Dir: Brett Morgen. US. 2015. 132mins
Brilliant, self-destructive rock musician Kurt Cobain, who committed suicide on April 5 1994 aged just 27, has generated reams of newsprint, books and video footage. This first ever ‘authorised’ documentary of Cobain does two things that are new: it uses never-before-seen home movie footage and journal entries to present in a more ordinary, human light a man who has too often been either deified or vilified; and it reveals Cobain as a restless creative soul whose often disturbing drawings and raw confessional writings were as much a part of his artistic self as the songs he wrote and performed with Nirvana.
The film is edited to convey the comet-like arc of a talented, troubled, sensitive soul, but also as a driven, concert-length tribute to that man’s creativity.
Eight years in the making, Brett Morgen’s HBO/Universal documentary looks and sounds great on a big screen – something demonstrated both by its well-received Sundance premiere and its Berlin Panorama repeat performance. HBO is planning a US theatrical release ahead of the documentary’s TV airing on May 4; internationally, Universal will also likely want to capitalise on the film’s good audience vibe before that date.
Morgen, whose previous docs include Hollywood saga The Kid Stays In The Picture and Rolling Stones portrait Crossfire Hurricane, was given permission to delve into the Cobain archives and discovered over 200 hours of unreleased songs and audio, plus home movies, boxes full of artworks and over 4,000 pages of writing (it’s probably no accident that the film was co-executive-produced by Cobain’s daughter and main heir, Frances Bean Cobain). Morgen was also given interview access to Cobain’s mother, father and siblings, as well as the singer’s wife, Courtney Love.
But the director wisely chooses to keep the formal interview segments short, aware that the real rush and fascination for anyone with even a passing interest in Cobain will come from those home videos, audio footage (including the mixtape that gives the film its title), writings and sketches – some of which are animated. A more painterly style of animation with shades of Richard Linklater’s Waking Life or A Scanner Darkly is used to give visual form to scenes that only exist in audio format, such as a lone jam session recorded at the house of Cobain’s first girlfriend, Tracy Marander (the girl of the song About A Girl), which is interrupted by a phone call while the tape’s still running.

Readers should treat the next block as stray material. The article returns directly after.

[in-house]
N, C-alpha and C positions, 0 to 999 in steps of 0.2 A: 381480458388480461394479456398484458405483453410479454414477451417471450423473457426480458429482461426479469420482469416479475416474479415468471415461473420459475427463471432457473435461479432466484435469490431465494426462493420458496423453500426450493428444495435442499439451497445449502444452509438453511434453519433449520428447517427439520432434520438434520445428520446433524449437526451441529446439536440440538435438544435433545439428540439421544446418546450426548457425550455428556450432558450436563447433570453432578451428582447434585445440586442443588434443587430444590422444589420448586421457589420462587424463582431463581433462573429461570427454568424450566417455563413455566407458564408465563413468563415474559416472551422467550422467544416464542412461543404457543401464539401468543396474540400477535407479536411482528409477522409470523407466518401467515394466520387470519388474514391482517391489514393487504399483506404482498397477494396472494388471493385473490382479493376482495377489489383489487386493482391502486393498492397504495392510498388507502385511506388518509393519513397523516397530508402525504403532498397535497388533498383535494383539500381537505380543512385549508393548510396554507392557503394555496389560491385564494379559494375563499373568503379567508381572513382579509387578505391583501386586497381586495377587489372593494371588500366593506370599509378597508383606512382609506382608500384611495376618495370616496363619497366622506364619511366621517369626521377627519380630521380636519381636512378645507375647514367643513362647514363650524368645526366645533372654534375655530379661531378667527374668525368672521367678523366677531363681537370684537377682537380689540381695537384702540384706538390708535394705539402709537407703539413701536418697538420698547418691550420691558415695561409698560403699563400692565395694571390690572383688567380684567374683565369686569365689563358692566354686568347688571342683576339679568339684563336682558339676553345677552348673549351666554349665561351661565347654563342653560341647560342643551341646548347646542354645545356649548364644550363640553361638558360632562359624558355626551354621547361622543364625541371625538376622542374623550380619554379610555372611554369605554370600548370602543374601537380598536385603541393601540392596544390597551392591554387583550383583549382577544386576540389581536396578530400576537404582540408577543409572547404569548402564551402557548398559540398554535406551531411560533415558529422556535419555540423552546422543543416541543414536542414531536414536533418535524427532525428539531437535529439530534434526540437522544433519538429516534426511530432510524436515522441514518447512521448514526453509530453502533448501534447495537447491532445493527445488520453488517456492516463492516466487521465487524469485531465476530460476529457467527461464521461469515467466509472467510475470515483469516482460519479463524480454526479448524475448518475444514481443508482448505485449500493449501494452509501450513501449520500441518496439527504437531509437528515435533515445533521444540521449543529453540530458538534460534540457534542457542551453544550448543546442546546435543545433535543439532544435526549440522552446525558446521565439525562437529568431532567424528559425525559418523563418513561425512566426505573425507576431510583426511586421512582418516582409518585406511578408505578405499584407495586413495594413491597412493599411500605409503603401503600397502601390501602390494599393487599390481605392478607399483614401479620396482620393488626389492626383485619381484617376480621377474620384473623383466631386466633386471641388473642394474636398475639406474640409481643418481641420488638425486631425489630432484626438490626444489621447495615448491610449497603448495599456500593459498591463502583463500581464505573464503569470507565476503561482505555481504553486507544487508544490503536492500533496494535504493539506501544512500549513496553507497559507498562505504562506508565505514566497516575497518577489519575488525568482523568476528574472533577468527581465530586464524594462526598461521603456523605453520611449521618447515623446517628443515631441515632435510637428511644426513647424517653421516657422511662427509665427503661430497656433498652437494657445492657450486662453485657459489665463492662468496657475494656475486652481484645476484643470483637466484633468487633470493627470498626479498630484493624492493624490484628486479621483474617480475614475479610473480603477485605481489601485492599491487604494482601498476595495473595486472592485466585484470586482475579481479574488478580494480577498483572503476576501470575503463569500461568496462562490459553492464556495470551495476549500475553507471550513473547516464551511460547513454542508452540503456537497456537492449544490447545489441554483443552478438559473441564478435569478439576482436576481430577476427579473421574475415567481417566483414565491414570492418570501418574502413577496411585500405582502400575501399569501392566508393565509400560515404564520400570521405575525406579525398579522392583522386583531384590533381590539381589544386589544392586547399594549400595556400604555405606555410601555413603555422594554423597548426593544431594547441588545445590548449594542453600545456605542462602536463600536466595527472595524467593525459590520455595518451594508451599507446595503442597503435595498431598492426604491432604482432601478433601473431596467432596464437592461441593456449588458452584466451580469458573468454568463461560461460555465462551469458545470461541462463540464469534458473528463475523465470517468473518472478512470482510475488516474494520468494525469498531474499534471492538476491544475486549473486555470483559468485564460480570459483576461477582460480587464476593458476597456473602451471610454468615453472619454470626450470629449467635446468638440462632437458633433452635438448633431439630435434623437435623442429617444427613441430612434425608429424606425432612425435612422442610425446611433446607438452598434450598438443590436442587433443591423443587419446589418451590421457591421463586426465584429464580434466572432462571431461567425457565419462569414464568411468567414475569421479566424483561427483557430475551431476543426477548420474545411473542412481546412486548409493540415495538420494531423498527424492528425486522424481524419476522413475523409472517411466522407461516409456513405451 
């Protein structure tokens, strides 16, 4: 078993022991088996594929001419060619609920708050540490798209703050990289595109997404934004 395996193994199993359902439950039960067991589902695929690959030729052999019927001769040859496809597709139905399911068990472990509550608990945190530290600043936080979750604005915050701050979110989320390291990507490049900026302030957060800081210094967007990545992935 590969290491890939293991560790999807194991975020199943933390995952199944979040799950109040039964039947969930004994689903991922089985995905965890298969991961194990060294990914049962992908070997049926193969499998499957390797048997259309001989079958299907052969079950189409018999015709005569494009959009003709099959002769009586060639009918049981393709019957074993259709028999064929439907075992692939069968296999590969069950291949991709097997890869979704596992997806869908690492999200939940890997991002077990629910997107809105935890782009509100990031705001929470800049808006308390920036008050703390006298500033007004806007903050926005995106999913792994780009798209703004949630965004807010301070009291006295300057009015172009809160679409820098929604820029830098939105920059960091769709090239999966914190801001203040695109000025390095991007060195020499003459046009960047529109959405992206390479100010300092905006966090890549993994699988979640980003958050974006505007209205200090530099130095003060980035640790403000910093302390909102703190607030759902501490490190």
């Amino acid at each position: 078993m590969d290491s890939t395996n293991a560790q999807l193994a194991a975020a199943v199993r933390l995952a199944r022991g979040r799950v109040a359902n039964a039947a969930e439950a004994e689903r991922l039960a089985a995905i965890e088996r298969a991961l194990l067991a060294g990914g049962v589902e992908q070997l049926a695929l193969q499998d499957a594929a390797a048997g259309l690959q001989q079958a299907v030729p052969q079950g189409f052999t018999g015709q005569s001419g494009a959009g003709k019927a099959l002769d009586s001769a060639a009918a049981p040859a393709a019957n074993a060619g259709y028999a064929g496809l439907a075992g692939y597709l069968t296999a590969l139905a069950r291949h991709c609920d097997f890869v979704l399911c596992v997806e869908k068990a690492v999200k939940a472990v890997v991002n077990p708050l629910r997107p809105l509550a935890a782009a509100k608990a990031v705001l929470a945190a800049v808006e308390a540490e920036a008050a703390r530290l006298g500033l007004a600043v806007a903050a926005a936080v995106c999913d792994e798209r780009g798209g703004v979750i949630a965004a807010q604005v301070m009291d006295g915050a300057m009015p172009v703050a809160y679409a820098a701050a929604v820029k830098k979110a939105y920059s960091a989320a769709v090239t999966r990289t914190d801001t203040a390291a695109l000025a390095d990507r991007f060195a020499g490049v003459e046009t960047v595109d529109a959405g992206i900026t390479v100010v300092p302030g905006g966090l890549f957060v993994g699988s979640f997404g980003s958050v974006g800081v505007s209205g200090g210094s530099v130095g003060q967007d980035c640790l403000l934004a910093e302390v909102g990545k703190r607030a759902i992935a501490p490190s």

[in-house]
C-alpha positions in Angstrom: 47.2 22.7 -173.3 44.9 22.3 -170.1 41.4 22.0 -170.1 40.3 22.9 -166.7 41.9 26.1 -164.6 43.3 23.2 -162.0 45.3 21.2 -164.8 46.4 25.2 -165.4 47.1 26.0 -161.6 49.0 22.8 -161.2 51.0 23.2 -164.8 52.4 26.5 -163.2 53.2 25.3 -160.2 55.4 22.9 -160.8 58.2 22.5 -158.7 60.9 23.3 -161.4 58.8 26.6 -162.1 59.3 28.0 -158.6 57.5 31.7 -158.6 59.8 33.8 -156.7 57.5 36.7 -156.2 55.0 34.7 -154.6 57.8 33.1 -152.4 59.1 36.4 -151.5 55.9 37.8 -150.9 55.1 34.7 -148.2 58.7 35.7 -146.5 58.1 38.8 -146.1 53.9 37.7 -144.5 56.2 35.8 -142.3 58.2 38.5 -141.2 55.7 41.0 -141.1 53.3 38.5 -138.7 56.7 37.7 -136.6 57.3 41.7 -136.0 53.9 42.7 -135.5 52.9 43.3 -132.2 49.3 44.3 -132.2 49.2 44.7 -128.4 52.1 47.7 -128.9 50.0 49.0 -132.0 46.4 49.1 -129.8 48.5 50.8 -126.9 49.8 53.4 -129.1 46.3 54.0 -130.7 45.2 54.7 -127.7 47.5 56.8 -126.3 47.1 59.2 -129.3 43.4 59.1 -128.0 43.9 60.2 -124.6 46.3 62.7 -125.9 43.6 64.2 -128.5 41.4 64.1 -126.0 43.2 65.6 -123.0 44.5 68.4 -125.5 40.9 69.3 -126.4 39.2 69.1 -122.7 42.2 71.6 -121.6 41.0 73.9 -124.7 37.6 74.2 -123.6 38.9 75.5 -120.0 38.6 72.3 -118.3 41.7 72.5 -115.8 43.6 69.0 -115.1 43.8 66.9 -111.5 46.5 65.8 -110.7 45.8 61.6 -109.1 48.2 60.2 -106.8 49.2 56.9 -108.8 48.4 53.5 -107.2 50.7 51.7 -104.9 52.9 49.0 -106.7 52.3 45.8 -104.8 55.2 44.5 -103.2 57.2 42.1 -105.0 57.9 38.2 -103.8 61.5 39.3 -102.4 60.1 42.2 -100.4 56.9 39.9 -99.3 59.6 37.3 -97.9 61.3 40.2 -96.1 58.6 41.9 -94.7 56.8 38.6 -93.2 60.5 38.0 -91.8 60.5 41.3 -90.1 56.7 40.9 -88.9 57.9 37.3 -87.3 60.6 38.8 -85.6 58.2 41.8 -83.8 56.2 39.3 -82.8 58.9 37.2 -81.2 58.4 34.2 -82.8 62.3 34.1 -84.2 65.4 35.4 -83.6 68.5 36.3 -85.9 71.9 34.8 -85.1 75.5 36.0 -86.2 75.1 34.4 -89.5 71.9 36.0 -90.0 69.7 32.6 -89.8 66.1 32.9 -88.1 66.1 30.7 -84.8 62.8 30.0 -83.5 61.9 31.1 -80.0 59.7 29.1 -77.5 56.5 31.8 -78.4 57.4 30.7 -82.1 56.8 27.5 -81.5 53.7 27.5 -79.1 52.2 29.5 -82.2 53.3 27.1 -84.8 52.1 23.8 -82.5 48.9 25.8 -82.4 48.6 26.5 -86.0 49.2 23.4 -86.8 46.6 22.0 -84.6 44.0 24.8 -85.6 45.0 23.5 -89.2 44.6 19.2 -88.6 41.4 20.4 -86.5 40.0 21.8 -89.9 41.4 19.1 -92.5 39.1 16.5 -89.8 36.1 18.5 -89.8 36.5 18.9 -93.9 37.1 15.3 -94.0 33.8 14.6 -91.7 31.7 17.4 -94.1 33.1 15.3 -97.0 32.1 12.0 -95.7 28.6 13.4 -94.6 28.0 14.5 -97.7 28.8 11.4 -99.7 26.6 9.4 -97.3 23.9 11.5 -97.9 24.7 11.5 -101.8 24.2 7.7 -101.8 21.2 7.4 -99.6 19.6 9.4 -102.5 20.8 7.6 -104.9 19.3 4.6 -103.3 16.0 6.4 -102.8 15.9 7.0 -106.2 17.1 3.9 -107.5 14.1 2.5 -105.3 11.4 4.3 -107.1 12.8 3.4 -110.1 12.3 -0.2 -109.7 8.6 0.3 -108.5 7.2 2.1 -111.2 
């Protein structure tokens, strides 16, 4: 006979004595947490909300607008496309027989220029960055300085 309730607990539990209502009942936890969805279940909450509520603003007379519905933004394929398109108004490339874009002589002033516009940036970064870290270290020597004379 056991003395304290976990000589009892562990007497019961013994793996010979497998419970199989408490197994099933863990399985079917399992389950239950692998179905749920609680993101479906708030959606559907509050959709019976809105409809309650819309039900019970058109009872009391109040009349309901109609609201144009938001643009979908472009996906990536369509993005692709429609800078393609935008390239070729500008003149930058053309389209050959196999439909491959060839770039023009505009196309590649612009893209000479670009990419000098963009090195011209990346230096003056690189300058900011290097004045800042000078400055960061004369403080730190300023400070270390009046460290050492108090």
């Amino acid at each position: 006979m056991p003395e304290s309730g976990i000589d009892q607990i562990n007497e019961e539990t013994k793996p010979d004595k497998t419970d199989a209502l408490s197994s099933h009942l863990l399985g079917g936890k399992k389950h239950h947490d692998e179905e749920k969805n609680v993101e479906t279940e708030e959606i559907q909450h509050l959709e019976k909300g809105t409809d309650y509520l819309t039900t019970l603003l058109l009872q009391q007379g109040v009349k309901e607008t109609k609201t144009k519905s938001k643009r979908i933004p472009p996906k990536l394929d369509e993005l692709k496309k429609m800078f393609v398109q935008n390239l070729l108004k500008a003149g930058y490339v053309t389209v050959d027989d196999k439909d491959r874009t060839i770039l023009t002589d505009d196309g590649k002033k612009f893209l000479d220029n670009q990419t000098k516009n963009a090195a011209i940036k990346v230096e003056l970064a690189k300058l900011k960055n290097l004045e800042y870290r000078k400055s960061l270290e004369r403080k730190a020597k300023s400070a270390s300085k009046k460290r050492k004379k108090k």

Cute home movie footage of baby Kurt and the smart but increasingly hyper kid he would become is interspersed with interviews with his family and even his early drawings (thank god for families that keep stuff) to build a picture of an overactive but basically happy boy who was devastated by his parents’ divorce when he was nine.
Morgen is clearly treading delicately here owing to the ‘authorised’ nature of the project, but the portrait that emerges in particular of Cobain’s mother, Wendy O’Connor, is not unshaded – perhaps precisely because she never offers much of an explanation for kicking the young Kurt out of the house when he was in his early teens.
Thereafter, shuttled between parents and relatives and shunned at school, he went into a low self-esteem spiral that ended only when he discovered that his complexes could be channelled into music. With Nirvana drummer Dave Grohl absent (apparently he was interviewed too late to make the Sundance and Berlin cut of the film), it’s left to bassist and early friend Krist Novoselic to take up the slack before a typically punchy (but also refreshingly frank) Courtney Love takes up the story.
But in a documentary that has plenty of humour and touching romantic or family moments mixed in with the angst, it’s curious that what we’re left with at the end of an over two-hour journey is a sense of life-affirming energy, mixed with regret for the waste of a life, and talent, that ended too soon. The film is edited to convey the comet-like arc of a talented, troubled, sensitive soul, but also as a driven, concert-length tribute to that man’s creativity. Some of the best scenes here are still of Cobain on stage: we’re reminded of how good the music was and is, and how deeply he cared about it. It’s also fascinating to hear so much unreleased material here – including a tender, solo version of the Beatles’ And I Love Her. One hopes that a soundtrack spin-off is in the works.
Production companies: End of Movie, Universal Pictures, HBO
International sales: Universal Pictures, www.universalpictures.com
Producers: Brett Morgen, Danielle Renfrew Behrens
Executive producers: Frances Bean Cobain, Lawrence Mestel, David Byrnes
Cinematography: James Whitaker, Eric Edwards, Nicole Hirsch Whitaker
Animation: Stefan Nadelman, Hisko Hulsing
Editor: Joe Beshenkovsky, Brett Morgen